The crater looks like a patch of freshly fallen snow. Image Credit: CC BY-SA 3.0 IGO ESA/DLR/FU Berlin
This recently released photograph shows the 60km-wide Korolev Crater in Mars' north polar region.
Put together from images taken by the High Resolution Stereo Camera on the European Space Agency's Mars Express spacecraft, the spectacular scene shows water ice up to 2km thick.
The crater itself, which was formed by a massive impact millions of years ago, acts as a 'cold trap', producing a layer of cold air that sits directly above the ice and prevents it from melting.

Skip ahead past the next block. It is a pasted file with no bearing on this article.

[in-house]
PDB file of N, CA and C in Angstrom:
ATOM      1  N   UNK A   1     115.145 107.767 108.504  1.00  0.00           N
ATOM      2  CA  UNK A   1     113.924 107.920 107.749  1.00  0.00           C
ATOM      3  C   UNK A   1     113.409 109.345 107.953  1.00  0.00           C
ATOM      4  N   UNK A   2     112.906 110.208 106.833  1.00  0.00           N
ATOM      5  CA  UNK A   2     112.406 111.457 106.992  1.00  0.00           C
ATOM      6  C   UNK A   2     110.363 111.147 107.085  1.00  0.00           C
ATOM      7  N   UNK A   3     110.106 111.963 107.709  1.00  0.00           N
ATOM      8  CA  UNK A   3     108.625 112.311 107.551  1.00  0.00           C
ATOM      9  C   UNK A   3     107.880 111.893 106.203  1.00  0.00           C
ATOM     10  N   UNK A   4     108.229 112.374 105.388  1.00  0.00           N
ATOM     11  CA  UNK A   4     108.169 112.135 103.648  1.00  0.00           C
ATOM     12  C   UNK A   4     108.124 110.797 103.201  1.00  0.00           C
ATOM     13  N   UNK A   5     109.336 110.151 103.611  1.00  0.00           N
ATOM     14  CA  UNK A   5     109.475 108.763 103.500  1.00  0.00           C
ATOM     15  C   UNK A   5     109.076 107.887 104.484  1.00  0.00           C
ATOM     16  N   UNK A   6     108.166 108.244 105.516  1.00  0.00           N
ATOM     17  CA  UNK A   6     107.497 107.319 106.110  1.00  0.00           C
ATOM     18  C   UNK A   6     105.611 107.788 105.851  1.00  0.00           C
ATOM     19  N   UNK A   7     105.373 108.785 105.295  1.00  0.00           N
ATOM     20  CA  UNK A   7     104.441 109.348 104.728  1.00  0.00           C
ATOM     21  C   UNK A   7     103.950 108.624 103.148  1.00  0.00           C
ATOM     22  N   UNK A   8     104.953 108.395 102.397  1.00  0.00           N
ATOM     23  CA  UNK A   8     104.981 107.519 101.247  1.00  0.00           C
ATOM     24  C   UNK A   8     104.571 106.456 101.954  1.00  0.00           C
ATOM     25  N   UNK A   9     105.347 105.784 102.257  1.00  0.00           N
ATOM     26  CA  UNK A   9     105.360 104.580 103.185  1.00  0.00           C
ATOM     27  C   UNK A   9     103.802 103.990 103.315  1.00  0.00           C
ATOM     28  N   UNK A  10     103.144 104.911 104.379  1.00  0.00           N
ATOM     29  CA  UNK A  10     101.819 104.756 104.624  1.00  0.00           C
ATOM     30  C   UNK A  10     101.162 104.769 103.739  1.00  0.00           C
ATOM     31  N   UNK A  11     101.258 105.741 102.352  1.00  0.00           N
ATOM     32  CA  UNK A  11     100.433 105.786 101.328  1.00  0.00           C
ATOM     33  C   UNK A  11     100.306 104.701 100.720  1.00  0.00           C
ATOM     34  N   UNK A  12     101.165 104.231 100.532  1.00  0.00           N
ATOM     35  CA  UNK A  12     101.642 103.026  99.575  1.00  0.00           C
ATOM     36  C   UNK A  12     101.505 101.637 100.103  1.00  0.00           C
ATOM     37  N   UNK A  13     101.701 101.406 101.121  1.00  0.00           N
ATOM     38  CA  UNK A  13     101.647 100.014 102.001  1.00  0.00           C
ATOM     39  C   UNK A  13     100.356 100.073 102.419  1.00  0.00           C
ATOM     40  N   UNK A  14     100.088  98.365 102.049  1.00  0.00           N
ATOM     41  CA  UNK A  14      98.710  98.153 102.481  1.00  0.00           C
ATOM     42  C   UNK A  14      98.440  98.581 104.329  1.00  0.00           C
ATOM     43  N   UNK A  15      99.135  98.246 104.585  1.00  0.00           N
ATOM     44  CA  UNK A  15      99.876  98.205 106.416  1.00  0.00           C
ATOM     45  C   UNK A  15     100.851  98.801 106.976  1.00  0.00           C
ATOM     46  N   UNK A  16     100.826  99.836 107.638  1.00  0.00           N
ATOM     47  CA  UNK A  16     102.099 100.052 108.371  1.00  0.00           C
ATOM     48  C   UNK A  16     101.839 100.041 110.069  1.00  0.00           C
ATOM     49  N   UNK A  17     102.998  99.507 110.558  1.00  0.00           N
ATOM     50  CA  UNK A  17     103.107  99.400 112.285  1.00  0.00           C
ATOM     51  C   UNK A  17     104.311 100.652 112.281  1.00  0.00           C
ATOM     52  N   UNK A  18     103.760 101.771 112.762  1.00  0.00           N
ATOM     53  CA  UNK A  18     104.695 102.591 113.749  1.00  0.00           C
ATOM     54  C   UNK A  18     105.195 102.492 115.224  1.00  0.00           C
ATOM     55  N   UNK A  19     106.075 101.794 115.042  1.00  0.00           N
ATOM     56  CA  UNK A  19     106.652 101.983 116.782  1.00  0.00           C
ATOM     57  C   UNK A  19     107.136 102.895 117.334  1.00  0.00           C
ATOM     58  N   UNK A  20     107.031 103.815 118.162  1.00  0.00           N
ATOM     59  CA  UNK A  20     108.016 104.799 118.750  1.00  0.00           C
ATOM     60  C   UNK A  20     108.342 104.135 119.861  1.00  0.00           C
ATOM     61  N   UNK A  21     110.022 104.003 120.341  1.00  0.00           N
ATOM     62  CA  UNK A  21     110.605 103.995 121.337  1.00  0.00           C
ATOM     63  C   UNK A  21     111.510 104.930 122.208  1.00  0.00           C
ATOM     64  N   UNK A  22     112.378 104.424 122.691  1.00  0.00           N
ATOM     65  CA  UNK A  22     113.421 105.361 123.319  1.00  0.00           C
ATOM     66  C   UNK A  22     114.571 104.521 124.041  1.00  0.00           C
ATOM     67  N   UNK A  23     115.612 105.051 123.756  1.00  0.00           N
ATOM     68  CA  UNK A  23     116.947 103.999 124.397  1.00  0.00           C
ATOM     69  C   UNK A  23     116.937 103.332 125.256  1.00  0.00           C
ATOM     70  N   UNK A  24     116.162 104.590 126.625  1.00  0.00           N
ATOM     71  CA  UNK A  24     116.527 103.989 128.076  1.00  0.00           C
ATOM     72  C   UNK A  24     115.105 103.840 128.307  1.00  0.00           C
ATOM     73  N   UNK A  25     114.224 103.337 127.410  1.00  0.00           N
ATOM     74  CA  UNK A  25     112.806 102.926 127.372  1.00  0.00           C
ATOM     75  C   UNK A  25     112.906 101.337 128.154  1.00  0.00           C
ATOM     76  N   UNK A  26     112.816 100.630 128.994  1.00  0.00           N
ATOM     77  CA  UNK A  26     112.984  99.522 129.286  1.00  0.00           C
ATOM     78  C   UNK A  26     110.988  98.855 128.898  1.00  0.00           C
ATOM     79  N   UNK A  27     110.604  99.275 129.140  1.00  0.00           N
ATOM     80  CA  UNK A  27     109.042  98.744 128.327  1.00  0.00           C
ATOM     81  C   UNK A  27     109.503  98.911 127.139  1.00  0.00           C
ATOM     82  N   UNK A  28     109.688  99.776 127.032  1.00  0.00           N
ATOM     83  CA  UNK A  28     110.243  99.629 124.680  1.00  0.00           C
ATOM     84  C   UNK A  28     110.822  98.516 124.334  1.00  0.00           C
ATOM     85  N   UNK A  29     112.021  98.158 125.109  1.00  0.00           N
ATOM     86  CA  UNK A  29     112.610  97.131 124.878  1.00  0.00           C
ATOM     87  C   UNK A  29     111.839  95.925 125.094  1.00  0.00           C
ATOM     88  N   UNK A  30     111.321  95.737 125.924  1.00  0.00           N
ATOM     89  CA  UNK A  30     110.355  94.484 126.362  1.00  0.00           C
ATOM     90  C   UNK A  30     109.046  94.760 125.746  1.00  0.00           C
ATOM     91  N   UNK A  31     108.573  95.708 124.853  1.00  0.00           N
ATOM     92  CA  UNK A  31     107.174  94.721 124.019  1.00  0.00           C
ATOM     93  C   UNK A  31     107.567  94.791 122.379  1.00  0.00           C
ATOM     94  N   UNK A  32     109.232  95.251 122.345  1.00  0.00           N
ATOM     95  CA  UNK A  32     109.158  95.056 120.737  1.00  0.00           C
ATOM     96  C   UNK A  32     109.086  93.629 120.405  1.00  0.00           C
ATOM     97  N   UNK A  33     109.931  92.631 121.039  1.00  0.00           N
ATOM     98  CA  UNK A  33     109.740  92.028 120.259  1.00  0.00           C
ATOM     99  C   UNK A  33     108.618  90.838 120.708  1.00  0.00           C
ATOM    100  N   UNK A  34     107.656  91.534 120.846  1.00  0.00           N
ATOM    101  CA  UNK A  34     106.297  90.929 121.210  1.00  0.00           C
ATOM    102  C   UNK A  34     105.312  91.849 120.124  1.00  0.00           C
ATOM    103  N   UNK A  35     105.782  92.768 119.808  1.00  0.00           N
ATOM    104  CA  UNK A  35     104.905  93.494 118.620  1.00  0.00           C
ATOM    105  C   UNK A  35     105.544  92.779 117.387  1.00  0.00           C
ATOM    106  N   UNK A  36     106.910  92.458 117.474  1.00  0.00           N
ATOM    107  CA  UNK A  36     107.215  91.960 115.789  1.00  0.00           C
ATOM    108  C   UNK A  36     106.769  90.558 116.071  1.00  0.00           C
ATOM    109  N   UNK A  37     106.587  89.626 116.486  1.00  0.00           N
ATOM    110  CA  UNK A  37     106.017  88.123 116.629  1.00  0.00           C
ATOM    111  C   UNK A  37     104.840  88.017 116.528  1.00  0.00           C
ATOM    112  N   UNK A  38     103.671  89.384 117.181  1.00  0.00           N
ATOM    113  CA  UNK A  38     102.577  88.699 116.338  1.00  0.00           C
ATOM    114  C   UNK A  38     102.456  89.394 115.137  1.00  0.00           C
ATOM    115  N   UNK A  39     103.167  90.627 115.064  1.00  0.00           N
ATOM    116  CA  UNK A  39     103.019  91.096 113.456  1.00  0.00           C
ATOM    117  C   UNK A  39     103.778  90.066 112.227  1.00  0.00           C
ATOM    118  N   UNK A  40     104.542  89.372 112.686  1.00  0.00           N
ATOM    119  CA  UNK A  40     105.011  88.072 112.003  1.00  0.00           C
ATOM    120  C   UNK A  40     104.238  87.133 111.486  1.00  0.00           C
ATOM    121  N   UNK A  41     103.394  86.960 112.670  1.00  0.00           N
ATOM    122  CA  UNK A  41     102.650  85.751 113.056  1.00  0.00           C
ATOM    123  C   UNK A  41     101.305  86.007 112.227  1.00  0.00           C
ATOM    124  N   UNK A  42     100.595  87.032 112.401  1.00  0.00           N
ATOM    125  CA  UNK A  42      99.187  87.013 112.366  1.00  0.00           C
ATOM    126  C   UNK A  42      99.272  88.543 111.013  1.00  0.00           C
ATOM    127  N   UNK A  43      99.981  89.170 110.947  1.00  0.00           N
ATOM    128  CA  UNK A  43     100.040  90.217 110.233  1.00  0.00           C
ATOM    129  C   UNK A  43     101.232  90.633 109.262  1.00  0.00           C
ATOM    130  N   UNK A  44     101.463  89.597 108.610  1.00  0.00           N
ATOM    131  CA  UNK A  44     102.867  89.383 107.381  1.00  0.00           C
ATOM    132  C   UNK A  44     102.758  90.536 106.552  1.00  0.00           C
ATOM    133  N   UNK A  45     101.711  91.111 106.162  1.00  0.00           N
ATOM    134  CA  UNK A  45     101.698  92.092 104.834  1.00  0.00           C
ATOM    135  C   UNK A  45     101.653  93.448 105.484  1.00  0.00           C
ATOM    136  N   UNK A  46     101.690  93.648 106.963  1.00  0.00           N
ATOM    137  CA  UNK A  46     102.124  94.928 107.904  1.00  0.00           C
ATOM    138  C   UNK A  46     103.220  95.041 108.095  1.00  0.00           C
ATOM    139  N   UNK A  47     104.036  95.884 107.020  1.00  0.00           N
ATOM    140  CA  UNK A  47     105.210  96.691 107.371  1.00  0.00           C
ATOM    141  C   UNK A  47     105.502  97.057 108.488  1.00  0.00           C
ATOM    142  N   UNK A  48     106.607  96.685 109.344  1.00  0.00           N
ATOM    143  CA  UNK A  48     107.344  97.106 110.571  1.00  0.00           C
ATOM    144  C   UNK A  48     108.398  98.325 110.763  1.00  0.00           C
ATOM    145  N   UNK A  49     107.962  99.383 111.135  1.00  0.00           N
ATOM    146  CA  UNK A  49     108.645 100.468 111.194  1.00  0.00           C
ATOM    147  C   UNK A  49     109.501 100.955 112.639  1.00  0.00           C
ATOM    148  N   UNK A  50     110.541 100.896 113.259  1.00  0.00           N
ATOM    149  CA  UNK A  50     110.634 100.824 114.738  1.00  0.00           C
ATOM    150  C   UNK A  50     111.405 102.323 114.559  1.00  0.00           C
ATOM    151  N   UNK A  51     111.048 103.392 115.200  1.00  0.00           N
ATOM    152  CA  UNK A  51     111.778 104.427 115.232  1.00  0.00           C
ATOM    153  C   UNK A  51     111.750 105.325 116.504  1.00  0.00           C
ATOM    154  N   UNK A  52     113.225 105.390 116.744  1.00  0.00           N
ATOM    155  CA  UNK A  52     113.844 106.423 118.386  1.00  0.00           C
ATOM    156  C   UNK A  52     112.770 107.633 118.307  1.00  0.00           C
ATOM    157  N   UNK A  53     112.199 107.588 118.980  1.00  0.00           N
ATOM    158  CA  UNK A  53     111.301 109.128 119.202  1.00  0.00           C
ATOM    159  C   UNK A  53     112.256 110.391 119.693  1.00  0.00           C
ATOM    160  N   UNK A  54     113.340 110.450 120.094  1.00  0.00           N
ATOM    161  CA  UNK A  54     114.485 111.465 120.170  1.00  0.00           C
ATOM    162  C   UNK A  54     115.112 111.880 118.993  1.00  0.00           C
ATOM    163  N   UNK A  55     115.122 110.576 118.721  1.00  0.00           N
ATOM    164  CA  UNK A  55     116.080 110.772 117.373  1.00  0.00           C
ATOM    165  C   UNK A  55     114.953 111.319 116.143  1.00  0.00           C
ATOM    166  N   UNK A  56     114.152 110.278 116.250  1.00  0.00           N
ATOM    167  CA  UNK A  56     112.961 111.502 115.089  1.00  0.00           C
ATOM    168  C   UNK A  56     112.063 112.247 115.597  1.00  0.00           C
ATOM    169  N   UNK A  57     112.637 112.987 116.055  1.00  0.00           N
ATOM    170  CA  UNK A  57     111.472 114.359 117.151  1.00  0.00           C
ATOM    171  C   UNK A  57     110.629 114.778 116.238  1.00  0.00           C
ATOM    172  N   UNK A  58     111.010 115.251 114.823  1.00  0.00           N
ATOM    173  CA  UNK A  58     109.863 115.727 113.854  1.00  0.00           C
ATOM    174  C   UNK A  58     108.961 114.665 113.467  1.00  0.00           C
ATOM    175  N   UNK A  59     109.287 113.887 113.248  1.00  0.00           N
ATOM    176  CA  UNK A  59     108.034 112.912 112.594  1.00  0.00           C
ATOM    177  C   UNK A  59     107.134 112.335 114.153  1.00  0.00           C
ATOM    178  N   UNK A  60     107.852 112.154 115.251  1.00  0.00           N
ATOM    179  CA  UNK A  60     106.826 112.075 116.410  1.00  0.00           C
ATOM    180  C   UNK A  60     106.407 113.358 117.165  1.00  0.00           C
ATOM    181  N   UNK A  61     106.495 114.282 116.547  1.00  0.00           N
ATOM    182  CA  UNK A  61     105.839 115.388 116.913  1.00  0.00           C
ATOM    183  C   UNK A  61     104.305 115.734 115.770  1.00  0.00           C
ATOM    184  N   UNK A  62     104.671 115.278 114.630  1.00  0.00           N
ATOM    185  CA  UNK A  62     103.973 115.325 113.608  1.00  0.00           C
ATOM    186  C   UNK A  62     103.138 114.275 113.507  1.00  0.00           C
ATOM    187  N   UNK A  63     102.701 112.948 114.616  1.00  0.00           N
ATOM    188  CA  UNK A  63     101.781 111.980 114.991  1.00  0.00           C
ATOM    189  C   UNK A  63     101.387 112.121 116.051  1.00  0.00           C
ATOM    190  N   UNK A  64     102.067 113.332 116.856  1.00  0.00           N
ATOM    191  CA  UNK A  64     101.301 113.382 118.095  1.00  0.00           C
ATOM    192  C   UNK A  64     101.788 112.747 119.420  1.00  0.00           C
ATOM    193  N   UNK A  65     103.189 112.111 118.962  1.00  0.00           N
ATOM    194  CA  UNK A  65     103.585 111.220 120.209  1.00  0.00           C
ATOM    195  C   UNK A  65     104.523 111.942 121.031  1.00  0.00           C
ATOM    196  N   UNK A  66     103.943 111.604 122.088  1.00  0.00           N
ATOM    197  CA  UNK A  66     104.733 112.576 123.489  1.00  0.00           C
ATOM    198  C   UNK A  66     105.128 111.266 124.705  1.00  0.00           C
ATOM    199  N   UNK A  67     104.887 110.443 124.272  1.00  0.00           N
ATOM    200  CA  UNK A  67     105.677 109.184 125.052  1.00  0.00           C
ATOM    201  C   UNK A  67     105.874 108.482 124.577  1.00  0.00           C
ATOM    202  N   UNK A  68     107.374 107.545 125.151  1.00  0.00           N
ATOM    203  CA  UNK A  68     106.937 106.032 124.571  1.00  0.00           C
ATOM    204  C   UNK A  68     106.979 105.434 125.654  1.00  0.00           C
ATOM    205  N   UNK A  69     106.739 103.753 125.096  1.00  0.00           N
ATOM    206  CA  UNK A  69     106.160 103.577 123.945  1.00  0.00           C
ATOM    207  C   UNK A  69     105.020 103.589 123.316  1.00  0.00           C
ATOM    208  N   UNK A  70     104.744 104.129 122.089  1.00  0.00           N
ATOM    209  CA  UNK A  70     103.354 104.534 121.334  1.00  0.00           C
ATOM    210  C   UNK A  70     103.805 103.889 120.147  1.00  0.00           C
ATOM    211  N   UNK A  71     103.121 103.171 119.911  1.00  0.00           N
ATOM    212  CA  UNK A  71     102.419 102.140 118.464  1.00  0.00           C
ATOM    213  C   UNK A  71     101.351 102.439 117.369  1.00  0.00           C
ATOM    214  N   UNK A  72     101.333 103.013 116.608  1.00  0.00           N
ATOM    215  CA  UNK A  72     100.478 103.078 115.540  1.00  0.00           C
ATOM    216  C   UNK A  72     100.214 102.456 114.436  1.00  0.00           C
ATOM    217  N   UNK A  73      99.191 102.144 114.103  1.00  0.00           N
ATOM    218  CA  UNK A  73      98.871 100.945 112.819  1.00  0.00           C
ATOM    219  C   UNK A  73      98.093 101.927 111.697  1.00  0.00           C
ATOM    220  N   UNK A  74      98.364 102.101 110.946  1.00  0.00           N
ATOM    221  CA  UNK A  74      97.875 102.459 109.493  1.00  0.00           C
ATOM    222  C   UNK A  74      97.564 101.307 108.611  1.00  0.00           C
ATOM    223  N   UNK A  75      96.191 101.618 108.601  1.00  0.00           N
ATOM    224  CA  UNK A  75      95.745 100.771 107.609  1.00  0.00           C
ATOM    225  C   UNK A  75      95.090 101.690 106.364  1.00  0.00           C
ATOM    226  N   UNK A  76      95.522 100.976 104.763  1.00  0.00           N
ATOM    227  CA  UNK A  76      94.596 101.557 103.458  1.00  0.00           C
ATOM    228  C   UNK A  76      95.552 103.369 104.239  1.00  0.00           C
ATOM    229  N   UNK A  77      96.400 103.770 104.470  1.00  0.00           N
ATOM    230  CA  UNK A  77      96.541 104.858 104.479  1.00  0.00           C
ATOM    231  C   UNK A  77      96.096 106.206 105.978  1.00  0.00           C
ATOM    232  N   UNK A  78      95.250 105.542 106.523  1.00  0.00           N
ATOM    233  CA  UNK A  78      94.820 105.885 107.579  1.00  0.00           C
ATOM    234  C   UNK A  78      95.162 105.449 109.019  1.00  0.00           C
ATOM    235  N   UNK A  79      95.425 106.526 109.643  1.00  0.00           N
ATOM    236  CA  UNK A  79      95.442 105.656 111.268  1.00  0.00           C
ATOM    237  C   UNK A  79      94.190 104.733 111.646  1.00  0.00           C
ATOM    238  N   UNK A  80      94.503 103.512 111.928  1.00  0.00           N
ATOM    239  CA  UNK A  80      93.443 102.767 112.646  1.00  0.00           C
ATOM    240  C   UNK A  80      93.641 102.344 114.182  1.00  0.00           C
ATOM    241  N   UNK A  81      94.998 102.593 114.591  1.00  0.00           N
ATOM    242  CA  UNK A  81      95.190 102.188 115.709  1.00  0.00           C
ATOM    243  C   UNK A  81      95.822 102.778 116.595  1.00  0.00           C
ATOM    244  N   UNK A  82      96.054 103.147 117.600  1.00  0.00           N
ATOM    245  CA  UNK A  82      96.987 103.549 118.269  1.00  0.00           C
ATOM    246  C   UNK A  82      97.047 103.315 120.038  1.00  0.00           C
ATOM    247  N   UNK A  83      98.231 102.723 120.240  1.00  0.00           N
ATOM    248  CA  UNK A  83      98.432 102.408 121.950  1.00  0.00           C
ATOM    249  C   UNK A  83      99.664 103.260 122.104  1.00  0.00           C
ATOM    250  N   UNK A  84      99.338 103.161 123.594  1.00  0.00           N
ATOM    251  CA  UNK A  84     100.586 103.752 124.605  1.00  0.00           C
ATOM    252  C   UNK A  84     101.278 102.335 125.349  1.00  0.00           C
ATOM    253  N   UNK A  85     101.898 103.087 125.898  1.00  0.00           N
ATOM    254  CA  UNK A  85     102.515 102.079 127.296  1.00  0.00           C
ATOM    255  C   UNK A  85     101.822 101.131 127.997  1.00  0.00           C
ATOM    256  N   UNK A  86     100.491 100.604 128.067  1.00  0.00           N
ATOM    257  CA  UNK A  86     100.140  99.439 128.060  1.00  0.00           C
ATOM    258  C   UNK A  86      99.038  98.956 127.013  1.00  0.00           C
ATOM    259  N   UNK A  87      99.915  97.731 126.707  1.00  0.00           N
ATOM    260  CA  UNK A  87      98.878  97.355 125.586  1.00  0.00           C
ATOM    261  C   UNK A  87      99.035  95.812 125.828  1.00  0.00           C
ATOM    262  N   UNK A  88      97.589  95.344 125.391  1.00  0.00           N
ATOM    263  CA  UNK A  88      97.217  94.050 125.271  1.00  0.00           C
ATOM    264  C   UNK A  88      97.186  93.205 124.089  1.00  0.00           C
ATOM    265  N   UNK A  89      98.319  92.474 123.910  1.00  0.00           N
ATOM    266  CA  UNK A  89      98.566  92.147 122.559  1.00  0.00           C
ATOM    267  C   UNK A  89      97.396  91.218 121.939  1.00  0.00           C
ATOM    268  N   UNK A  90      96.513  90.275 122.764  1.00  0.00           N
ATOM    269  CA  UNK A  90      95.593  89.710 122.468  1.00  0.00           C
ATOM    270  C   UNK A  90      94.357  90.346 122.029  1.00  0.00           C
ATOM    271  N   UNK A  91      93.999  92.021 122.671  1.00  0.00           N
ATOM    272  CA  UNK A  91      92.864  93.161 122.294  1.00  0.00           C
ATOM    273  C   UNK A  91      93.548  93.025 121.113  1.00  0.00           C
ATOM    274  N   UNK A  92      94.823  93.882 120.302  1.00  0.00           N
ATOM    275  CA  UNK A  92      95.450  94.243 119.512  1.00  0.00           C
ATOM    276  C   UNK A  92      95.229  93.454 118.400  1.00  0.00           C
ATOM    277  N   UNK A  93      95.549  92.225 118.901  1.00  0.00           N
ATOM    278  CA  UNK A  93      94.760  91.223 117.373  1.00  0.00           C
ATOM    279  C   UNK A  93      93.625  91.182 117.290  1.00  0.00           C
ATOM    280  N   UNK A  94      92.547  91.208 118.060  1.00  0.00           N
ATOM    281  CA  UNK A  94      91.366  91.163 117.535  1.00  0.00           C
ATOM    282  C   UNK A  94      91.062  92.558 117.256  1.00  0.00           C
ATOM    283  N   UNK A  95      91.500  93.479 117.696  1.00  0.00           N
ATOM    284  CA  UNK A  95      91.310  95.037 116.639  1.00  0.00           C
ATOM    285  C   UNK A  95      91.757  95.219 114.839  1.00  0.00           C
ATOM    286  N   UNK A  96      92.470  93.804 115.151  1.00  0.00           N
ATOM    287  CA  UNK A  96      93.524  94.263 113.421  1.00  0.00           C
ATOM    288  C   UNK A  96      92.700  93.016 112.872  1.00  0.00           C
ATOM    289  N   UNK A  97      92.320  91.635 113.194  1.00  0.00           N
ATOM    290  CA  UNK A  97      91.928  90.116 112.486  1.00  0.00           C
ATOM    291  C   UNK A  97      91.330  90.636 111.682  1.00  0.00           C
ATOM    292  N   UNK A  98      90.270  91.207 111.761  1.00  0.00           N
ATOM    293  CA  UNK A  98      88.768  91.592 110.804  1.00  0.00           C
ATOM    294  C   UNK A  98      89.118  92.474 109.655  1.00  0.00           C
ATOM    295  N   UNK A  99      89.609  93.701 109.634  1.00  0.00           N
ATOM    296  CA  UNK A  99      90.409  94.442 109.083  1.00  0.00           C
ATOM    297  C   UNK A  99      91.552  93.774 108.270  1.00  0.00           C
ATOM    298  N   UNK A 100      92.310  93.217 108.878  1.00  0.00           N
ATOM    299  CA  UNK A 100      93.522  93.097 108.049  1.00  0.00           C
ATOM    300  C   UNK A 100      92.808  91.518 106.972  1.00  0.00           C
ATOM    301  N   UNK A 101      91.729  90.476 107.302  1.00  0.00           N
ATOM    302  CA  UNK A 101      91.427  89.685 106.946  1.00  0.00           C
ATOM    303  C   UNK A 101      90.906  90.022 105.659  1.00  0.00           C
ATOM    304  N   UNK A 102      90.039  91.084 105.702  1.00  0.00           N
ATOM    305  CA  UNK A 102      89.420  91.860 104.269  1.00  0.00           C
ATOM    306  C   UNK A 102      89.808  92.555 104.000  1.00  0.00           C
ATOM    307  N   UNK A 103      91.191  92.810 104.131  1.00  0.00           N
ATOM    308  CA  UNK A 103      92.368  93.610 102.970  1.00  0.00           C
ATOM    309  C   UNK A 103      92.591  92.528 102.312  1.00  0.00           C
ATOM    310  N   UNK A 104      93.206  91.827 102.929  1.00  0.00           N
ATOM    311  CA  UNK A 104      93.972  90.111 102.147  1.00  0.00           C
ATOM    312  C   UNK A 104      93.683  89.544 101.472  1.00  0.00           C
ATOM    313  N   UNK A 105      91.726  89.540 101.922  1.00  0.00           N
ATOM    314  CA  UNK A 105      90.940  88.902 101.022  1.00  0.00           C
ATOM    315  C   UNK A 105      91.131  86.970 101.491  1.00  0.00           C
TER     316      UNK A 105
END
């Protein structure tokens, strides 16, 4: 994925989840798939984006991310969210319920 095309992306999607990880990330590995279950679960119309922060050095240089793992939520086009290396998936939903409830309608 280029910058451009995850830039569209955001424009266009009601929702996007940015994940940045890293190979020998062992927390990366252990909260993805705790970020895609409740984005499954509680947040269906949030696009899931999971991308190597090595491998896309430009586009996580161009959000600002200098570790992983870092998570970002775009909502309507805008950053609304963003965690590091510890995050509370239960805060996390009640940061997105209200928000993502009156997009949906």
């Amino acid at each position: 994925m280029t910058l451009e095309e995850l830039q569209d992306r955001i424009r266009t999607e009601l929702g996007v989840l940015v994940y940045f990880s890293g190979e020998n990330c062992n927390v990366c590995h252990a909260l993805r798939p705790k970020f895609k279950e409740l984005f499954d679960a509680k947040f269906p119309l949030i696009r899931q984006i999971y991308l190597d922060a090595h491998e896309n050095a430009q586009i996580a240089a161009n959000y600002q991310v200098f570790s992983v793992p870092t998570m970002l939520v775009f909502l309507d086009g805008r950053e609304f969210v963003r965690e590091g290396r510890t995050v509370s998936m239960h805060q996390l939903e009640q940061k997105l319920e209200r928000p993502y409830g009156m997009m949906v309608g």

The image above is comprised of five separate image strips that have been digitally combined.
The crater is named after Sergei Korolev who is considered to be the father of Soviet space technology. He worked on numerous missions including the iconic Sputnik satellites.
ESA has described the spectacle as a 'winter wonderland'.
Source: New Scientist | Comments (4)